Dynamic strength and knowledge of strength affect manual materials handling strategy.
NORA Symposium 2006: Research Makes a Difference! April 18-20, 2006, Washington, DC. Washington, DC: National Institute for Occupational Safety and Health, 2006 Apr; :292
This study investigated (1) whether there is a relation between dynamic (isokinetic) strength and the batch-assorting strategy to initiate a manual materials handling task, and (2) how knowledge of strength influences the relation. Thirty-two participants (16 men and 16 women) were first tested for their isokinetic strengths of trunk extension, knee extension, shoulder extension, and shoulder abduction. The participants were then divided into two groups, each with 8 men and 8 women, such that the between-group strength difference was minimized. One group received knowledge feedback of their strength testing results and the other did not. All participants subsequently performed the same load handling task in which they were asked to carry batches of various weight plates while allowed to assort batches of more than one plate into any combination. Results suggested that people with greater strength tended to adopt a more aggressive handling strategy--heavier load per carry and fewer carries per batch. Receiving knowledge feedback also evoked a tendency of more aggressiveness, which was more salient in the weaker individuals. The research findings lend support to the use of strength testing in identifying higher risk handlers, and have implications for designing repetitive materials handling jobs and proper instructions to promote better strategies of balancing productivity and injury prevention.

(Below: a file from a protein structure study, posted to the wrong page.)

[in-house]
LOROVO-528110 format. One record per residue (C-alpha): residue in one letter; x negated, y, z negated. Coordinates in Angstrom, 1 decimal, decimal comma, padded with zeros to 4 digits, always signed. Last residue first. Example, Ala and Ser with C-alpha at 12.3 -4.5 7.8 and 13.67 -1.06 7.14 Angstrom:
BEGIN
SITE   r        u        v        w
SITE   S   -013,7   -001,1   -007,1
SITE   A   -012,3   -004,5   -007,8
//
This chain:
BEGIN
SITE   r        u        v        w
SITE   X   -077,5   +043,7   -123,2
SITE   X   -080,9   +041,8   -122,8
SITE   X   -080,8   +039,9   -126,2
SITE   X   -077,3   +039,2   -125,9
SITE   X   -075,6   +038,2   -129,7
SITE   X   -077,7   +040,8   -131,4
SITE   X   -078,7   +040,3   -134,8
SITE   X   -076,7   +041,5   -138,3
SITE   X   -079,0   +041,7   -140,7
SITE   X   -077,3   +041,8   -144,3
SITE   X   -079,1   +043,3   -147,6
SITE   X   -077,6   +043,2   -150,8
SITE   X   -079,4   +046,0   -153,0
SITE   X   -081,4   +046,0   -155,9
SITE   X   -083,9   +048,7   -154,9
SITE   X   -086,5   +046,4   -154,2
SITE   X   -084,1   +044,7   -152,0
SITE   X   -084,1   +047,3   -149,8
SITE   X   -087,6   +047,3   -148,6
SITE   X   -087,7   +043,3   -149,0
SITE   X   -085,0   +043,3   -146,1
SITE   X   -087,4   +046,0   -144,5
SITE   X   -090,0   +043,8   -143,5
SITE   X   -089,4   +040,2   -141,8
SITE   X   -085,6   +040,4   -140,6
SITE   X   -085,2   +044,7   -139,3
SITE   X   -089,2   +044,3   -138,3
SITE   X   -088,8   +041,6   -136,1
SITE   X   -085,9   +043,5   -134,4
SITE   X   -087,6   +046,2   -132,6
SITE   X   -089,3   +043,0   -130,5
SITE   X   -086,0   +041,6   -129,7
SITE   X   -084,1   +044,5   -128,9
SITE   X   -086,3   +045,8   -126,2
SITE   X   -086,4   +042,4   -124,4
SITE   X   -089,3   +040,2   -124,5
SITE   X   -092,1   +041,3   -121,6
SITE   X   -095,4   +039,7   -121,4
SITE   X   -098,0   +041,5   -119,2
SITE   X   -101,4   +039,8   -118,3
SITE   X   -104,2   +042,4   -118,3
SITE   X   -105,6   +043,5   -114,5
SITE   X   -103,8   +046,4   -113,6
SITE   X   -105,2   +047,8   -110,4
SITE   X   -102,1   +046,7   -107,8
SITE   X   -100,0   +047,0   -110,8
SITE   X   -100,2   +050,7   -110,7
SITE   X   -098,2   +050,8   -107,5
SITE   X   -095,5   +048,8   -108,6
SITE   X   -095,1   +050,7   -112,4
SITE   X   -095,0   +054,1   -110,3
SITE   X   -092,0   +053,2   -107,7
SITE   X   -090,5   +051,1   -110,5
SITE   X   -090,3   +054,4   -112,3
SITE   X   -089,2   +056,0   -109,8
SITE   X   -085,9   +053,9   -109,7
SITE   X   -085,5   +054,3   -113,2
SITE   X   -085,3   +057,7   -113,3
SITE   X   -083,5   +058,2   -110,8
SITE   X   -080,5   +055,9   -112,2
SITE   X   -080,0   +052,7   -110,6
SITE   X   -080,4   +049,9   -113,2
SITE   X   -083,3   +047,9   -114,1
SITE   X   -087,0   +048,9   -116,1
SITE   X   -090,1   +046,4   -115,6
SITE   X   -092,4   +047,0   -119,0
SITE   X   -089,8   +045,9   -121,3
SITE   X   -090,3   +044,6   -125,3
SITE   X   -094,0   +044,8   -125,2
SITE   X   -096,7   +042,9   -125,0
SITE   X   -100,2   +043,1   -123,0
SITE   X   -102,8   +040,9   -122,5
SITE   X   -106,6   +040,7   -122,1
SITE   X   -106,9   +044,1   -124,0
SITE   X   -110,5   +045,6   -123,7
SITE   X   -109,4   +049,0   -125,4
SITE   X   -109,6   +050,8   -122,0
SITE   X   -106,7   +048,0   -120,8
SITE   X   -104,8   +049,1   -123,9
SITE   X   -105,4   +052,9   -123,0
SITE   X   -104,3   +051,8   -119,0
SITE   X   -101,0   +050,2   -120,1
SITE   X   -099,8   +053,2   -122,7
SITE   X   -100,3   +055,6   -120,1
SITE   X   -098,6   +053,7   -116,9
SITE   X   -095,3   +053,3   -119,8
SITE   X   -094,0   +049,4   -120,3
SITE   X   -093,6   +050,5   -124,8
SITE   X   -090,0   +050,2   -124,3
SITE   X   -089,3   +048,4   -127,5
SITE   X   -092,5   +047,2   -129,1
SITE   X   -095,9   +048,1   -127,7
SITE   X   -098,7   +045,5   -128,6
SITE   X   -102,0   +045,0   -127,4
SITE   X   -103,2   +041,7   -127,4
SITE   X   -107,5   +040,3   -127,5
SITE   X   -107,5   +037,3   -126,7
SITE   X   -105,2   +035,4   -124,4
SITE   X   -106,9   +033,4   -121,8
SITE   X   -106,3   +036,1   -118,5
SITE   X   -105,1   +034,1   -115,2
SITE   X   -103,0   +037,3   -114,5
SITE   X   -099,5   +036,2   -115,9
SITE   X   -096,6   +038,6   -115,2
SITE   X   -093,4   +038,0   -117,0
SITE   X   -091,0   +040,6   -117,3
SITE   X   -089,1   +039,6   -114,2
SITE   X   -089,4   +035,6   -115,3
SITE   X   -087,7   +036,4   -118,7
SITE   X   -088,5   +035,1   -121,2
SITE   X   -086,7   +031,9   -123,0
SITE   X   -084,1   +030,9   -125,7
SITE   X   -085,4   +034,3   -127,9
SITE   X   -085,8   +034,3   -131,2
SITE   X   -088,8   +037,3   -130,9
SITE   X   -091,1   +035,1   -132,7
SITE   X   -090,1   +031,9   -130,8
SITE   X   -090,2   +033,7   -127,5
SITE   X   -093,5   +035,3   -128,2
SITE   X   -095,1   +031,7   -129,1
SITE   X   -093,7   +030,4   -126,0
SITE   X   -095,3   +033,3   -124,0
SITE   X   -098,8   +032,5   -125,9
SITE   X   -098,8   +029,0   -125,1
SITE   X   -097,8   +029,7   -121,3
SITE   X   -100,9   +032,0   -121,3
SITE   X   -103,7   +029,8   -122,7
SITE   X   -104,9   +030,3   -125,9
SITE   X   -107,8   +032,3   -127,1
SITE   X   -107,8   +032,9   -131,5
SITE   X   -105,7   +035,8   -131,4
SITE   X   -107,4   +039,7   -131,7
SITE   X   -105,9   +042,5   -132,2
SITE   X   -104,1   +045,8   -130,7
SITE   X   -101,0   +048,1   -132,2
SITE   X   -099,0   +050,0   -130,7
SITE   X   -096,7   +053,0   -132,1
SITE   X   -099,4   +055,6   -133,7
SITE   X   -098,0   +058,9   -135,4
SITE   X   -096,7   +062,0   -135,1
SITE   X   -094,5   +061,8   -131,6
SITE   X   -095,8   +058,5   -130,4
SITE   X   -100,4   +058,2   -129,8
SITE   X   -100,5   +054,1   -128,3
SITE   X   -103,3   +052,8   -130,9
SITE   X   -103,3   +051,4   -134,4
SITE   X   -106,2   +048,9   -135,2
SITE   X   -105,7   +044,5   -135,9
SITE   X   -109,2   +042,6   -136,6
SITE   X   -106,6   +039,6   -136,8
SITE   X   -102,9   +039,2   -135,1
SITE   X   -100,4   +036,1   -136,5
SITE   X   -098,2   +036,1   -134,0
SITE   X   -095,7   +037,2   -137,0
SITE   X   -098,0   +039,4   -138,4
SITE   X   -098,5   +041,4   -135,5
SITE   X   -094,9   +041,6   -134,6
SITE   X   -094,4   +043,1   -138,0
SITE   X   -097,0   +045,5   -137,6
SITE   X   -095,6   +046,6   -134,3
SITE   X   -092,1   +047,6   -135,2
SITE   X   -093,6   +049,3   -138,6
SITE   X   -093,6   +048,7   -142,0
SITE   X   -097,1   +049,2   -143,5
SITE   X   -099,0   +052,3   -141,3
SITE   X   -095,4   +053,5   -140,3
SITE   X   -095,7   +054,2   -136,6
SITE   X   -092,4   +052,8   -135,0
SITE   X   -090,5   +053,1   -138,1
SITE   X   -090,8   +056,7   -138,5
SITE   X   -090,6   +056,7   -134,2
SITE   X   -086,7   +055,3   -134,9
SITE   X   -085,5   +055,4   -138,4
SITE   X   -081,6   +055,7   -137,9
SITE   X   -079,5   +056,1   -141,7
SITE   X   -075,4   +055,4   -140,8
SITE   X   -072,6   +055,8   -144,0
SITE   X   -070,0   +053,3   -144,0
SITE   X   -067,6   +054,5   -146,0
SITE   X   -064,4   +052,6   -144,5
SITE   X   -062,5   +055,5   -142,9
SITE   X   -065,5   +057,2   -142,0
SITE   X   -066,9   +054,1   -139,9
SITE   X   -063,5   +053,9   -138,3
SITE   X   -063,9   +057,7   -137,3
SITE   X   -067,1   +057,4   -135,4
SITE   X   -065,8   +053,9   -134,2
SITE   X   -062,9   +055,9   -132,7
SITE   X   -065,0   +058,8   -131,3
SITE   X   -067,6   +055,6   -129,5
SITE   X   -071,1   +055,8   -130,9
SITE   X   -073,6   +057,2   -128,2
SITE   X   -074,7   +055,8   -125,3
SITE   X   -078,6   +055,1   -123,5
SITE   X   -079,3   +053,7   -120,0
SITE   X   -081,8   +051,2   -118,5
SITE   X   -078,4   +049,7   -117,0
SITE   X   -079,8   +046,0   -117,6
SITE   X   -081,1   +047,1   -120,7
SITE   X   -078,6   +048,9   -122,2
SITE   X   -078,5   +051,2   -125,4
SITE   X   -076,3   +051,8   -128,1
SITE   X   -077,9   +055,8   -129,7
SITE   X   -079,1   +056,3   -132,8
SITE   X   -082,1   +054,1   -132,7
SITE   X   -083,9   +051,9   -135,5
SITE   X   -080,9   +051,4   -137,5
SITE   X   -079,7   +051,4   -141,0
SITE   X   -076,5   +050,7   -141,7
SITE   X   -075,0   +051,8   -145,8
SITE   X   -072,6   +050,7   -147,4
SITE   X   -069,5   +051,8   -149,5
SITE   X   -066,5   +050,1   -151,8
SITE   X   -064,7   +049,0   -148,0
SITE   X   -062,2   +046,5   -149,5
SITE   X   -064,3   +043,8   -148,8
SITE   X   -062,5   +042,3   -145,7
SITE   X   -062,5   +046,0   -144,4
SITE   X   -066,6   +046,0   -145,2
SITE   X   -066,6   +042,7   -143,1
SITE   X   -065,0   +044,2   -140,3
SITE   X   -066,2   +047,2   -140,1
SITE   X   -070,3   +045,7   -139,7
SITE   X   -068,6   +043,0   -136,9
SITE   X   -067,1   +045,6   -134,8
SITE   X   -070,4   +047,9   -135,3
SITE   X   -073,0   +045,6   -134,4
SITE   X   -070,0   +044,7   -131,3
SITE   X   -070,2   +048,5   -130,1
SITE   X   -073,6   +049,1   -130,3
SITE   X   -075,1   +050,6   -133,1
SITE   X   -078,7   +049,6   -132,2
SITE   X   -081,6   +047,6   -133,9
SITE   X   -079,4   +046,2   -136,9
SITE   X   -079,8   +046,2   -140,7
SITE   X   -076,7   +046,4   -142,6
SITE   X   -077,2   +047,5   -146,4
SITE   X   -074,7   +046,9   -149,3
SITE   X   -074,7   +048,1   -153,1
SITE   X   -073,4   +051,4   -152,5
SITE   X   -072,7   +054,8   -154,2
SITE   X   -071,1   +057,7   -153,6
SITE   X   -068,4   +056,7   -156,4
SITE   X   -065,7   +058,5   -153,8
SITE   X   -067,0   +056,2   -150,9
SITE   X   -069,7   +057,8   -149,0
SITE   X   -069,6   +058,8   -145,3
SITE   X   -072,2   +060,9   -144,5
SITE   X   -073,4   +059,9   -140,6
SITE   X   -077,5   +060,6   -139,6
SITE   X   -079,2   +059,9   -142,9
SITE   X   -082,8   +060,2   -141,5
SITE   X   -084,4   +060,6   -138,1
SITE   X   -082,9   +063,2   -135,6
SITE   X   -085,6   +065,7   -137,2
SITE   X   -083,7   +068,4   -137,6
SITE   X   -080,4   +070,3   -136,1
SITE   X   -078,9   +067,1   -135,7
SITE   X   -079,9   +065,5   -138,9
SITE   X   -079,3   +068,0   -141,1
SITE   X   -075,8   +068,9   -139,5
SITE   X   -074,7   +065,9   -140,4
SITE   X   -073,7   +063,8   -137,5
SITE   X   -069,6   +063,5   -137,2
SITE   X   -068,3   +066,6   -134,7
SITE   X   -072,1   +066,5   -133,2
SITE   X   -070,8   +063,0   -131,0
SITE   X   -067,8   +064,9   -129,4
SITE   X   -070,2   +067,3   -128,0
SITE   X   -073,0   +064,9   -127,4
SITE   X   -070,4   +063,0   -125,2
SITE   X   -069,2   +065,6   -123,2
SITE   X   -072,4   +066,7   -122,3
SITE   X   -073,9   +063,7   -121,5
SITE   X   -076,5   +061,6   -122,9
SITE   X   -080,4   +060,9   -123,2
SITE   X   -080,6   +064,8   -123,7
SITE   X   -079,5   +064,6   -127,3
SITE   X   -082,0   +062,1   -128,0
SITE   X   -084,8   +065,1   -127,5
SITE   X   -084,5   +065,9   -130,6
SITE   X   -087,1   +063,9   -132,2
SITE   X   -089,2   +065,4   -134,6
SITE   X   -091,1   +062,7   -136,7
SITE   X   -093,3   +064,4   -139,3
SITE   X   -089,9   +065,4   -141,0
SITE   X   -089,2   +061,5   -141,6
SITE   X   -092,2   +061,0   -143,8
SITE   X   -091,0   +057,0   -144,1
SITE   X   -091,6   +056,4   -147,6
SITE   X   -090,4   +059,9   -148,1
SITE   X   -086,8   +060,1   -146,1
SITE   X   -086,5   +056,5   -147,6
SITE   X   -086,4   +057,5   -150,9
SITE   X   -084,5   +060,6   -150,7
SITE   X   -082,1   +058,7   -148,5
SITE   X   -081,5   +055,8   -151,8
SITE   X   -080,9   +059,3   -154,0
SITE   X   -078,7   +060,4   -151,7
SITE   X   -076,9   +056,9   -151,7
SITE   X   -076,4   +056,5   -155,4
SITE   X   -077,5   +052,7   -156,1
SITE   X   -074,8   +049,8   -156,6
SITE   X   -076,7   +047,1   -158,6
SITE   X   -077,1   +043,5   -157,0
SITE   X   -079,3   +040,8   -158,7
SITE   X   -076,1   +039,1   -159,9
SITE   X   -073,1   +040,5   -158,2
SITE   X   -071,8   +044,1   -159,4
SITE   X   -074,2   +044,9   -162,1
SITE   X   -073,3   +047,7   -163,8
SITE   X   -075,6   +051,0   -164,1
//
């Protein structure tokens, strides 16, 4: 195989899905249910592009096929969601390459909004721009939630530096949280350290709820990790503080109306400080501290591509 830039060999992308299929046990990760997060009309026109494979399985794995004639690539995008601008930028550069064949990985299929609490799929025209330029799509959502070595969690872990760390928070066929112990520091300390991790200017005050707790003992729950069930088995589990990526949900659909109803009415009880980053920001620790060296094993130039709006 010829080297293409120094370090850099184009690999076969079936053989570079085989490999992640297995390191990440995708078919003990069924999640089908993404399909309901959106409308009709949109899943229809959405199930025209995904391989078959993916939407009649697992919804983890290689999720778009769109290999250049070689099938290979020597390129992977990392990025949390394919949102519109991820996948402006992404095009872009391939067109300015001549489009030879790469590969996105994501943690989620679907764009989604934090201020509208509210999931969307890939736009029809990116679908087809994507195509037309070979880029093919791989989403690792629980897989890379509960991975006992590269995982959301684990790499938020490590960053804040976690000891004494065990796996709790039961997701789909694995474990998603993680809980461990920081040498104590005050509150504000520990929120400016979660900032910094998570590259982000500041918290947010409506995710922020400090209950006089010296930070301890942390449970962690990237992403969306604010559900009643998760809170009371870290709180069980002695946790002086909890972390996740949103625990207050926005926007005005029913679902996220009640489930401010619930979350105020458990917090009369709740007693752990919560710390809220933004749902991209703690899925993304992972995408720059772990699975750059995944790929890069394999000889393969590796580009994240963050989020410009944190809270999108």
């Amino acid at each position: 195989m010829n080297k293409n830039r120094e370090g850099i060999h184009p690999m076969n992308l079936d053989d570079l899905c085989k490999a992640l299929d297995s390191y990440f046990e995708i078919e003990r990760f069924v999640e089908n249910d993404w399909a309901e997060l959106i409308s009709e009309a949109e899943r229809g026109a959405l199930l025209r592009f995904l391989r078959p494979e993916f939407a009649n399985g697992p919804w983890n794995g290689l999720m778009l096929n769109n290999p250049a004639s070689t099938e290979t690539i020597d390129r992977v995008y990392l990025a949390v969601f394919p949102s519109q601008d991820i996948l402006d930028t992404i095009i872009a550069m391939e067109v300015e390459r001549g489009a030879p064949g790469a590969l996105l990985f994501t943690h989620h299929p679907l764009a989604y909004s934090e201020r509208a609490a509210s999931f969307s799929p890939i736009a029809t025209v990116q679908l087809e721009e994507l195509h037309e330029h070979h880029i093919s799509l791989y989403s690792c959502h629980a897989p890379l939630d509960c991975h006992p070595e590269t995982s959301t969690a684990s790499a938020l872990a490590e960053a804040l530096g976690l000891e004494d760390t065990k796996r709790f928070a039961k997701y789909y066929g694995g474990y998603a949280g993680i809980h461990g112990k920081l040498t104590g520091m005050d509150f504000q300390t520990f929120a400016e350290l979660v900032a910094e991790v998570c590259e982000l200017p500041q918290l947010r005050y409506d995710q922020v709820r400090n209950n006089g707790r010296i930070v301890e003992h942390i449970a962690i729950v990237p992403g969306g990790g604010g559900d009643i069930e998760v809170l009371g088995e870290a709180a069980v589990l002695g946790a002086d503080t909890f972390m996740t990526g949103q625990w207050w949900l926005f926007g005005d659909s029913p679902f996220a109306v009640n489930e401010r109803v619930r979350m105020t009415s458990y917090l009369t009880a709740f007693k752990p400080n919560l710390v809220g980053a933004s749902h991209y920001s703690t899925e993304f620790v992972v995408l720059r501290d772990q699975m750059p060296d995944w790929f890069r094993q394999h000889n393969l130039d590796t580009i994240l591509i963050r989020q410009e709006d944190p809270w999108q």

Muscle-physiology; Musculoskeletal-system; Physical-capacity; Physical-stress; Physiological-factors; Ergonomics; Biomechanics; Biodynamics
Disease and Injury: Musculoskeletal Disorders of the Upper Extremities
NORA Symposium 2006: Research Makes a Difference! April 18-20, 2006, Washington, DC
University of Illinois Urbana-Champaign